Daniel Reetz, the founder of the DIY Book Scanner community, has recently started making videos of prototyping and shop tips. If you are tinkering with a book scanner (or any other project) in your home shop, these tips will come in handy. https://www.youtube.com/channel/UCn0gq8 ... g_8K1nfInQ

Camera recommandation.

Everything camera related. Includes triggers, batteries, power supplies, flatbeds and sheet-feeding scanners, too.
DSpider

Camera recommandation.

Post by DSpider » 30 Dec 2009, 15:42

Which camera do you think would be the best option within say, a 300€ budget ? I'm talking about regular books mostly. Some of them have graphs and a few photos here and there... Not necessarily high gloss magazines (tho some textbooks have a kind of gloss applied to the covers).

The cameras (or camera, depending on how expensive the model is) have to have a trigger option either by USB or by remote as long as it it's NOT wireless. I would very much prefer wired triggers. Fiddling with the insides to "extend" the capture button isn't really a problem, but not really preferred either.

I hear Canon A480 is a pretty good, cheap camera but since I have plans for some serious OCR-ing... It would probably work ok with covers too.



I was thinking instead of using two cheap cameras, use a really good one (like a D-SLR) on odd pages, flip the book upside down and do the even pages.

Would you recommend forking out some extra cash for a D-SLR ? I was thinking of Canon 450D because I hear it comes with a wired hand trigger. The camera is pretty good for photography as well with a good noise balance (or so the reviews say).

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Re: Camera recommandation.

Post by daniel_reetz » 30 Dec 2009, 15:58

1.Many Canon Powershot cameras can be triggered via USB using modified firmware called StereoDataMaker. See "supported cameras" at that link. Refurbished Canons are available in the US for around 129 USD, not sure elsewhere.

2. Many Canon Powershot cameras can be triggered via PTP or the Canon SDK or the Linux program Gphoto2. See the documentation for those projects to see supported cameras. This method requires some kind of computer.

3. All compact digital cameras can be triggered mechanically. Kite Aerial Photography people do that with servos. Our user Antoha-SPB suggested using a mechanical mechanism like bicycle brakes. This has become my new favorite idea because it does not involve electronics or custom firmware.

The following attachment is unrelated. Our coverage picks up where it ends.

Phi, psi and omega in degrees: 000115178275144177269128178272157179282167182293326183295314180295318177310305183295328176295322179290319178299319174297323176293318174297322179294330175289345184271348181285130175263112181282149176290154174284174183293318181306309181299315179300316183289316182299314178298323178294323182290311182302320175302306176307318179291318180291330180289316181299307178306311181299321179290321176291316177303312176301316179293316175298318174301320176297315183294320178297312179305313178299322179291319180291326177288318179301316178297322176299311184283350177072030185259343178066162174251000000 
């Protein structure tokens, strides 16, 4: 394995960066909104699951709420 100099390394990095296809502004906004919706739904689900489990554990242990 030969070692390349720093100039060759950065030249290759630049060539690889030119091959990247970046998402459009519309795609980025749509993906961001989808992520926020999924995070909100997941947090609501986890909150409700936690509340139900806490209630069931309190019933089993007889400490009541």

4. Upgrading to a DSLR will make your system more expensive, but will probably give you somewhat better image quality and should afford you a wired remote. Even if it doesn't have a wired remote, you can "pipe" the infrared signal to the camera with a fiber-optic cable. DSLRs also have mechanical shutters that can potentially wear out. The Archive.org people have mentioned that shutter wear is their biggest problem.

Shooting with one camera can halve the cost and speed of a scanning setup. I think our user "Ann" is using a single DSLR and getting good results. Spamsickle has used two different cameras. Wels built an expedient one-camera system.

I still think the Powershot A590 using SDM is one of the best values for the money. Problem is, it's getting harder to find them all the time.

DSpider

Re: Camera recommandation.

Post by DSpider » 30 Dec 2009, 16:08

I thought all cameras have mechanical shutters. :) Except maybe those 18th century cameras where you had to lift a veil off of it to get exposure.

Considering the average book has about 200-250 pages... Doing 100 books would mean about 25.000 snapshots. Would that kill the camera ?

Does a better, expensive camera help significantly improve OCR-ing ? Resolution probably helps. Noise levels as well. But a good lighting system could probably take care of that, right ?

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Re: Camera recommandation.

Post by edembowski » 30 Dec 2009, 23:26

There are 3 things in general when looking at a digital camera:

- The optics
- how many megapixels
- the size of the sensor